A Culture of Engagement: Work-Life Balance for a Better Employee Experience

Creating a great place to work and attracting new talent goes much farther than just a few bean bags, a nice room, and a foosball table. As Alan Kohll states in his analysis of US work-life:

“ …it’s important for employers to understand that the same factors that have pushed prior generations to choose which company to work for (pay, career trajectory, job location, etc.) are still the major differentiating factors to the largest working generation in the U.S.”Unfortunately, almost 2 out of every 3 workers of this generation are concerned that there is no career path available to fulfill their lifestyle hopes. For employers, this means two things: Great coffee isn’t everything and focusing on work-life balance, company culture, and the employee experience is more important than ever in getting and keeping good talent and making a great workplace.

Steps for Great Work-Life Balance

Offer Flexible Hours.

Different employees are productive at different times, while others have personal schedules that make a 9-5 impractical. With flexible hours, leaders can take advantage of their teams most productive times, while employees can build the life they enjoy and become more engaged and connected to their workplace.


  • Set up open start and end times (e.g. 7-3 for early birds or 11-7 for night owls).
  • Offer a shorter week alternative with longer days (e.g. 4 x 10-hour days).

Allow Remote Working.

In industries where remote working is possible, it can be a game-changer for employees and leaders. Whether it’s from a cafe, library, home, or from their child’s doctor’s office, allowing one day a week for working outside the office can help staff fit work into their life, even at its most chaotic. With common tech such as video calls or Slack, coordination isn’t a problem and leaders benefit from a more satisfied and productive team.


  • Set aside 1 day per week as an optional remote day.
  • Integrate digital communications into your workflow so you can be open to remote day requests.

Set Up Parenting Options.

Parents and children require time to bond and recover, while growing children make for unexpected needs, putting stress on employee parents and their managers. Make this easier on everyone by providing parental options that help you keep good talent while letting employees stay connected and productive in the workplace. Along with remote working and flexible hour options, available parental leave and childcare help employees balance life and work, and spare employers the cost of replacing good people.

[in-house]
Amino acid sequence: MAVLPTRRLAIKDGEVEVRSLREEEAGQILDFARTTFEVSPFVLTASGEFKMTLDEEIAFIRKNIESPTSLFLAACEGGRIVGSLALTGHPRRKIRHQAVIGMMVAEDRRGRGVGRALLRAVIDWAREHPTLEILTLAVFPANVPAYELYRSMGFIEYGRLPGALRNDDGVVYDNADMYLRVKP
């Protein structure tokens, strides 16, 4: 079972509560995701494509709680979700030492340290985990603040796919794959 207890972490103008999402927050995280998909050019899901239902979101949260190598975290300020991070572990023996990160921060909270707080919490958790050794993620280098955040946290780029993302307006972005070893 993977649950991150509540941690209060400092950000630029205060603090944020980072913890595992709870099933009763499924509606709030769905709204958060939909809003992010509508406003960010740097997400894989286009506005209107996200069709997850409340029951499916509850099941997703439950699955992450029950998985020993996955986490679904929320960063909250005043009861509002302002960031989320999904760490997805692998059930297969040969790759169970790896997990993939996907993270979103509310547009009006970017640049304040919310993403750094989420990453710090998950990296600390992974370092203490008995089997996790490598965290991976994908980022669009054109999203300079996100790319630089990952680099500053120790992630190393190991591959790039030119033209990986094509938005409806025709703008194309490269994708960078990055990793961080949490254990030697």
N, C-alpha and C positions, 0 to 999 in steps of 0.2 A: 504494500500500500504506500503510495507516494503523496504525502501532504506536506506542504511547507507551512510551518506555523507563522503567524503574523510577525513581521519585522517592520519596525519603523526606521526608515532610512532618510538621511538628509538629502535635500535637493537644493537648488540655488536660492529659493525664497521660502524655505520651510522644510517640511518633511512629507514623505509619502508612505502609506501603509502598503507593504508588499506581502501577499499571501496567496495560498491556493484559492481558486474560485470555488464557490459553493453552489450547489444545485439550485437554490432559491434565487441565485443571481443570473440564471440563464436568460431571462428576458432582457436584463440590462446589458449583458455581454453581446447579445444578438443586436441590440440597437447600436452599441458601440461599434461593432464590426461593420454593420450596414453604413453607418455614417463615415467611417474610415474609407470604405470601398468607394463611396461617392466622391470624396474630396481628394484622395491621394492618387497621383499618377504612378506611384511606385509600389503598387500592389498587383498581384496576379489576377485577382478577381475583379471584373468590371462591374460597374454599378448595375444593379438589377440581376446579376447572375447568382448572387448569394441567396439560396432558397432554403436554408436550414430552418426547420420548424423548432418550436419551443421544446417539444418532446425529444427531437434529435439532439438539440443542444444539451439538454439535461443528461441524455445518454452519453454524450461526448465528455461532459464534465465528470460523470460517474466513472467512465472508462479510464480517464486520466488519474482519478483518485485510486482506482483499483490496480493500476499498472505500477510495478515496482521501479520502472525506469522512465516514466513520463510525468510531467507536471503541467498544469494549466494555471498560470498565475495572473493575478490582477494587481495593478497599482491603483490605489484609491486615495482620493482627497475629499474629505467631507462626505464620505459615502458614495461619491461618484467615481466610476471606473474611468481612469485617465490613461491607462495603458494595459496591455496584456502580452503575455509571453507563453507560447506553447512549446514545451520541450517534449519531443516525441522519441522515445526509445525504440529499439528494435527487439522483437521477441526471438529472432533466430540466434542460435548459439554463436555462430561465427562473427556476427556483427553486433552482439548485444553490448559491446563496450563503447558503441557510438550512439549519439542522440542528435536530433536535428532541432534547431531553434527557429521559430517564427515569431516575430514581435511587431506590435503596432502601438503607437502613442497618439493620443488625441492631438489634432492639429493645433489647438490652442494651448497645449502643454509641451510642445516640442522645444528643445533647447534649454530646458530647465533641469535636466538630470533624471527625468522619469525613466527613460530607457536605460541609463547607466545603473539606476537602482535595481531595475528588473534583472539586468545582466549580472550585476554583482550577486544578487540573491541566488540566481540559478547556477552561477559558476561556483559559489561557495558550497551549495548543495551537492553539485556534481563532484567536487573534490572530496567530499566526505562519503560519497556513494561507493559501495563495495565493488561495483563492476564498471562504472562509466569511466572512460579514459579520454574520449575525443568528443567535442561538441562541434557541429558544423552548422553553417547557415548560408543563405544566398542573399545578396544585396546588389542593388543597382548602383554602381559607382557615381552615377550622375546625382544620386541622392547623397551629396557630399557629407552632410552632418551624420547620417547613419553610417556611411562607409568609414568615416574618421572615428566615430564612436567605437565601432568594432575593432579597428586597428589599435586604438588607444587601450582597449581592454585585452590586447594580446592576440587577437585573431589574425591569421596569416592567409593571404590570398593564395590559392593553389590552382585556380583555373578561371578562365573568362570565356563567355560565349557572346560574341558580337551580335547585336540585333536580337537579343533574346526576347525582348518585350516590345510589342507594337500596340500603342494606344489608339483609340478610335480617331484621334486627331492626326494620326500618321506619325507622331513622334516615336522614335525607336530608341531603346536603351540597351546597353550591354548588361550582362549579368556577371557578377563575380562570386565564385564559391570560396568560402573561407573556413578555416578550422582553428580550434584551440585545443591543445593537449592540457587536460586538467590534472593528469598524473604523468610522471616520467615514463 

• Offer childcare options either onsite or external.
  • Organize parental leave and remote working arrangements that benefit everyone.

Establish Boundaries.

Remote work and flexible hours don’t mean the workday has no limits. Maintain a structure that ensures employees know when their workday is over, and that employers know when their team will be present and productive.


  • Establish the earliest and latest times employees can come and go.
  • Ensure that remote employees have agreed times when they are active, and respect this by not calling or writing once they’ve “clocked out.”

Work-life balance is just one element of healthy company culture that drives and attracts engaged employees. Learn more about the whole Employee Experience here.

Perks of a Great Workplace

If you build it, they will come. With these elements in place, your new workplace won’t just look nice but will help improve employee engagement and company culture. Along with these perks comes a list of business benefits that will help your company going forward into new generations.

A great workplace can expect:

  1. 73% rate of good decisions in collaborative and inclusive workplaces
  2. At least 44% engagement in Millennials, compared to 20% in workplaces without great communication and regular feedback
  3. 51% of employees want to stay at jobs with flexible schedules
  4. 65% better retention rates at engaged workplaces
  5. 21% more productivity with employees that are engaged

Key Takeaways

  • A great workplace is a combination of complementary workspace design, healthy company culture, and work-life balance options.
  • Diverse spaces in a workplace offer everyone an area where they work best and can be most productive.
  • Options such as remote working, parental leave, and flexible hours help employees realize their work-life balance hopes, make your company more attractive, and inspire productivity and engagement in your team.
  • Communication and regular feedback are desired by many employees, especially Millennials, and help managers to learn what drives their team and lets them build a great workplace around it.

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kununu engage is an application that allows you and your entire company to share continuous and anonymous feedback about what working in the company is like. This insight and transparency can help a company function better and build a stronger company culture.